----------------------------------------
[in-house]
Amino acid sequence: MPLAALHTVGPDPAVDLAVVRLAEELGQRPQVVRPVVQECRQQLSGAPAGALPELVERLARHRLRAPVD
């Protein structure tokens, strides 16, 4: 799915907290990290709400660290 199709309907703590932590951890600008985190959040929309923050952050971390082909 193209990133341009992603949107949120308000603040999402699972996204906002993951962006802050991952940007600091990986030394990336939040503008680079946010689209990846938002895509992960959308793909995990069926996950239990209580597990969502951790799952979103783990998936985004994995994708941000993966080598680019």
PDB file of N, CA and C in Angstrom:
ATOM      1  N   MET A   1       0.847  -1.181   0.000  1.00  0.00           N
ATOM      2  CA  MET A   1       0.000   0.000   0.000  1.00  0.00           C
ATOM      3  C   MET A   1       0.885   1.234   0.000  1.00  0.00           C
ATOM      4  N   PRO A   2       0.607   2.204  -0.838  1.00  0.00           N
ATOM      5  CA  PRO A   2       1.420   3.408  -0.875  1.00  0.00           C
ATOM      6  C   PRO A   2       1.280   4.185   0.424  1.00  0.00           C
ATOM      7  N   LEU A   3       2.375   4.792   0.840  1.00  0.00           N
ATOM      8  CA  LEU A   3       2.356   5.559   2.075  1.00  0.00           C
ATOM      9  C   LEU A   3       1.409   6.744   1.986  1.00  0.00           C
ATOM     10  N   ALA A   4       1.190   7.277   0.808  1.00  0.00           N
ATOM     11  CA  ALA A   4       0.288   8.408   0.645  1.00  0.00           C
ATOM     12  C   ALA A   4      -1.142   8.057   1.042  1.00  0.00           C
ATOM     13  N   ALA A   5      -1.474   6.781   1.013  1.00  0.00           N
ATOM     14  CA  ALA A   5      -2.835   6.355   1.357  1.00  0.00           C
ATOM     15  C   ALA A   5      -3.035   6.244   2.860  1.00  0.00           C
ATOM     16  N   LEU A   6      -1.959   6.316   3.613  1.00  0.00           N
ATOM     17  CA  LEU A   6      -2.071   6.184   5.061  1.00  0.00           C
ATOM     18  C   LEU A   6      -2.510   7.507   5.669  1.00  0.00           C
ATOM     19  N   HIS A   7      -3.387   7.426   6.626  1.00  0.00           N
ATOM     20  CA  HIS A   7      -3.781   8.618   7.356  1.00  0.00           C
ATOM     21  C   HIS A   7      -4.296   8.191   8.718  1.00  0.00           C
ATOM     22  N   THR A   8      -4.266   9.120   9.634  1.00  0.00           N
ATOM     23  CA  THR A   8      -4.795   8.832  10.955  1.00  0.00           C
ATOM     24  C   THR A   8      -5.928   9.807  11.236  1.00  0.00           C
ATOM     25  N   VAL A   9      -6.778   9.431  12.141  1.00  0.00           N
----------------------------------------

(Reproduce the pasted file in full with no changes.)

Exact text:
[in-house]
Amino acid sequence: MPLAALHTVGPDPAVDLAVVRLAEELGQRPQVVRPVVQECRQQLSGAPAGALPELVERLARHRLRAPVD
């Protein structure tokens, strides 16, 4: 799915907290990290709400660290 199709309907703590932590951890600008985190959040929309923050952050971390082909 193209990133341009992603949107949120308000603040999402699972996204906002993951962006802050991952940007600091990986030394990336939040503008680079946010689209990846938002895509992960959308793909995990069926996950239990209580597990969502951790799952979103783990998936985004994995994708941000993966080598680019």
PDB file of N, CA and C in Angstrom:
ATOM      1  N   MET A   1       0.847  -1.181   0.000  1.00  0.00           N
ATOM      2  CA  MET A   1       0.000   0.000   0.000  1.00  0.00           C
ATOM      3  C   MET A   1       0.885   1.234   0.000  1.00  0.00           C
ATOM      4  N   PRO A   2       0.607   2.204  -0.838  1.00  0.00           N
ATOM      5  CA  PRO A   2       1.420   3.408  -0.875  1.00  0.00           C
ATOM      6  C   PRO A   2       1.280   4.185   0.424  1.00  0.00           C
ATOM      7  N   LEU A   3       2.375   4.792   0.840  1.00  0.00           N
ATOM      8  CA  LEU A   3       2.356   5.559   2.075  1.00  0.00           C
ATOM      9  C   LEU A   3       1.409   6.744   1.986  1.00  0.00           C
ATOM     10  N   ALA A   4       1.190   7.277   0.808  1.00  0.00           N
ATOM     11  CA  ALA A   4       0.288   8.408   0.645  1.00  0.00           C
ATOM     12  C   ALA A   4      -1.142   8.057   1.042  1.00  0.00           C
ATOM     13  N   ALA A   5      -1.474   6.781   1.013  1.00  0.00           N
ATOM     14  CA  ALA A   5      -2.835   6.355   1.357  1.00  0.00           C
ATOM     15  C   ALA A   5      -3.035   6.244   2.860  1.00  0.00           C
ATOM     16  N   LEU A   6      -1.959   6.316   3.613  1.00  0.00           N
ATOM     17  CA  LEU A   6      -2.071   6.184   5.061  1.00  0.00           C
ATOM     18  C   LEU A   6      -2.510   7.507   5.669  1.00  0.00           C
ATOM     19  N   HIS A   7      -3.387   7.426   6.626  1.00  0.00           N
ATOM     20  CA  HIS A   7      -3.781   8.618   7.356  1.00  0.00           C
ATOM     21  C   HIS A   7      -4.296   8.191   8.718  1.00  0.00           C
ATOM     22  N   THR A   8      -4.266   9.120   9.634  1.00  0.00           N
ATOM     23  CA  THR A   8      -4.795   8.832  10.955  1.00  0.00           C
ATOM     24  C   THR A   8      -5.928   9.807  11.236  1.00  0.00           C
ATOM     25  N   VAL A   9      -6.778   9.431  12.141  1.00  0.00           N